Amps of a car battery


Thread Starter


In need of a better explanation of what happens if a person touches the negative terminal or metal on the vehicle with a wrench while touching the positive terminal on a car battery when both are connected.

I remember hearing that it can heat up to the point of melting the wrench or the metal on you.
The current is so much higher, with practically no resistance, correct?

Read the PDF in the link , it states this:
A “shorted” lead acid battery has the capability of delivering an extremely high current, 100 to 1000 times the typical discharge current used in most applications. Electrical systems using batteries must be properly protected to avoid potentiallydangerous fault conditions. In this paper, we compare the short circuit currents as predicted using generally accepted estimation methods versus actual measured values for individual batteries and battery systems. Practical considerations such as the effects of temperature, state of charge and type of circuit protection device are also presented.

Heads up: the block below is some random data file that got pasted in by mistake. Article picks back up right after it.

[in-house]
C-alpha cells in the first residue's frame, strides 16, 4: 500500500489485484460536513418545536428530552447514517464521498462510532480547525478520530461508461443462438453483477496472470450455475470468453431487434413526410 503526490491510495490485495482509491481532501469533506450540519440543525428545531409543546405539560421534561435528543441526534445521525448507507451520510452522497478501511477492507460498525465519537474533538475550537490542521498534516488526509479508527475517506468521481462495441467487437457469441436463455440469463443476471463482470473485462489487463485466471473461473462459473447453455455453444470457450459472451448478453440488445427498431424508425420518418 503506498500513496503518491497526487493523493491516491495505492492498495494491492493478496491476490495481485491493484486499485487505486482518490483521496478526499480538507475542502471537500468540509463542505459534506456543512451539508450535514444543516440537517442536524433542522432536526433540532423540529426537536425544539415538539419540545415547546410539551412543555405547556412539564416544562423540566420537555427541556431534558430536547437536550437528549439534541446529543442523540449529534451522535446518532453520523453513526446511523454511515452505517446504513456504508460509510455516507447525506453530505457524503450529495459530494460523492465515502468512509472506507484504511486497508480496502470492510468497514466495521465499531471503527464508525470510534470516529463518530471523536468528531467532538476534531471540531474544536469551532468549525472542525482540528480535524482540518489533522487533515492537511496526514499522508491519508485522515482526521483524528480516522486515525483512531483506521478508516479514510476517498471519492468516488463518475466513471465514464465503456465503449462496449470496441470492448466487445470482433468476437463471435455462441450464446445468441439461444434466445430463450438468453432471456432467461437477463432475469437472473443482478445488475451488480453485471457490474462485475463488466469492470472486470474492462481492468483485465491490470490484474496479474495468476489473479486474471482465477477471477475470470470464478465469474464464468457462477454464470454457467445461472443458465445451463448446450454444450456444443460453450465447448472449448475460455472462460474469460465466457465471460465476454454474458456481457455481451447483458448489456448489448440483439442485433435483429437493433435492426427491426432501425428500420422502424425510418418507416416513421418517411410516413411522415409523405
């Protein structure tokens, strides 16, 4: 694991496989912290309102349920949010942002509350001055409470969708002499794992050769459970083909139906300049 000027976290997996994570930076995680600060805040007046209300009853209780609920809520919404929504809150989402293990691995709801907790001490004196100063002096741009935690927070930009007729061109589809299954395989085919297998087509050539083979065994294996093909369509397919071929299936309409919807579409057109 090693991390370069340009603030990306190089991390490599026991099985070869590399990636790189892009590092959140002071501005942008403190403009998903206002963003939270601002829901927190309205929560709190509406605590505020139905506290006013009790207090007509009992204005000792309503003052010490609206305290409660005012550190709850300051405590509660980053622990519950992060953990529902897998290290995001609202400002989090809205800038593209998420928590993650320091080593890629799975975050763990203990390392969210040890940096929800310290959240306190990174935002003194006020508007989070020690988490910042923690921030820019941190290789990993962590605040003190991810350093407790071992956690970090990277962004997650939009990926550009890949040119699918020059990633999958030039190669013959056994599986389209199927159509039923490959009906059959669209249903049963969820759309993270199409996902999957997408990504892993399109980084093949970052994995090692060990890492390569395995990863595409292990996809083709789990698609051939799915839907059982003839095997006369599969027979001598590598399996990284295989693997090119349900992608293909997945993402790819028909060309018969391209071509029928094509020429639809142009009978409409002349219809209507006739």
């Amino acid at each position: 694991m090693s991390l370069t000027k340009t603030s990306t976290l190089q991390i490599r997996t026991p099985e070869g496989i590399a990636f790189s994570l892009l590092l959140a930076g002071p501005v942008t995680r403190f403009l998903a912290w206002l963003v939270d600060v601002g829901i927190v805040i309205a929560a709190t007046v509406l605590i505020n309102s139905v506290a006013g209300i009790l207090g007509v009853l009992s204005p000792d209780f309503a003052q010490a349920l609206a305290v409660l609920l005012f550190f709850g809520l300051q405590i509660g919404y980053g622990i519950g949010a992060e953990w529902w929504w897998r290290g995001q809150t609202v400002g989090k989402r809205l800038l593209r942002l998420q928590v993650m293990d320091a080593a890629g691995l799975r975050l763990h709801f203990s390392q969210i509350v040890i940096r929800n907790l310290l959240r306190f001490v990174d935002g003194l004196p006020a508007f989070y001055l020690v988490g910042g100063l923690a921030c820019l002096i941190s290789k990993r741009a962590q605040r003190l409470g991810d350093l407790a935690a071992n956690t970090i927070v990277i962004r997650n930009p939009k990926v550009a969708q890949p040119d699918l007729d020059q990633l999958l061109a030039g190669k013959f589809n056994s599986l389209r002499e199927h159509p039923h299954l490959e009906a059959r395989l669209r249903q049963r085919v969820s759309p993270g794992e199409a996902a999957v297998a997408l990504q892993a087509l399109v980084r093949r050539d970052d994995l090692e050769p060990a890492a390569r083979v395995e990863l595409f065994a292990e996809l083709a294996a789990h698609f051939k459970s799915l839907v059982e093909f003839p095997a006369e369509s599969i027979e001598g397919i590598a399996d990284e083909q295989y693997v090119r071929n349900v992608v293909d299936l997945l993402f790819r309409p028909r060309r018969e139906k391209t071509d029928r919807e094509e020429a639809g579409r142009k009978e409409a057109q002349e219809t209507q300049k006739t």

Does anyone know approximately how many Amps would be going through that wrench, compared to how many Amps travel through the load in the running vehicle?

what is the best formula to figure this out?
approximately how many Amps
A wrench is not designed to conduct electricity. It does conduct but not predictable. It might be wet/dry, oily, dirty, new/old. There are too many unknowns. The battery has a "internal resistance" that limits the current under a short. This resistance changes with time, temperature, how hard the battery was used. A new battery probably will produce 4x more current than a old battery. There are so many things I do not know, like how much of the wrench is touching the terminal.

I think if bertus , Tom and Ron all went and measured our batteries the numbers will not be the same. From what Bertus posted a "100A" battery could produce 10,000 to 100,000 amps. (for a short time, when new, and worm)